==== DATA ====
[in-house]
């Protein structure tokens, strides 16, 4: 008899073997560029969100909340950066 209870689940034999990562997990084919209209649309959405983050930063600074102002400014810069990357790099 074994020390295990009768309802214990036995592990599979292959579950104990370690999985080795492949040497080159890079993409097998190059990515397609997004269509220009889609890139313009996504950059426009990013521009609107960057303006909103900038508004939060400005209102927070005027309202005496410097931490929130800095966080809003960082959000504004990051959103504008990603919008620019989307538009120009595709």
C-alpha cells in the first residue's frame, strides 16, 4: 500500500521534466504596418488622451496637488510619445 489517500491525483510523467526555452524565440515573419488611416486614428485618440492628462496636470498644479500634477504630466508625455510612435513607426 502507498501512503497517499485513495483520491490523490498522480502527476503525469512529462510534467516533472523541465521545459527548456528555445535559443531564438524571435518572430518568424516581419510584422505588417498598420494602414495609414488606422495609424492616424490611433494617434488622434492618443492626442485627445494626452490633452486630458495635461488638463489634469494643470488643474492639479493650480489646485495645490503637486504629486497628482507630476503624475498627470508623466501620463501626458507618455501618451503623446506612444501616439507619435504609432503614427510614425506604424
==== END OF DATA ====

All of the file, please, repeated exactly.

[in-house]
């Protein structure tokens, strides 16, 4: 008899073997560029969100909340950066 209870689940034999990562997990084919209209649309959405983050930063600074102002400014810069990357790099 074994020390295990009768309802214990036995592990599979292959579950104990370690999985080795492949040497080159890079993409097998190059990515397609997004269509220009889609890139313009996504950059426009990013521009609107960057303006909103900038508004939060400005209102927070005027309202005496410097931490929130800095966080809003960082959000504004990051959103504008990603919008620019989307538009120009595709």
C-alpha cells in the first residue's frame, strides 16, 4: 500500500521534466504596418488622451496637488510619445 489517500491525483510523467526555452524565440515573419488611416486614428485618440492628462496636470498644479500634477504630466508625455510612435513607426 502507498501512503497517499485513495483520491490523490498522480502527476503525469512529462510534467516533472523541465521545459527548456528555445535559443531564438524571435518572430518568424516581419510584422505588417498598420494602414495609414488606422495609424492616424490611433494617434488622434492618443492626442485627445494626452490633452486630458495635461488638463489634469494643470488643474492639479493650480489646485495645490503637486504629486497628482507630476503624475498627470508623466501620463501626458507618455501618451503623446506612444501616439507619435504609432503614427510614425506604424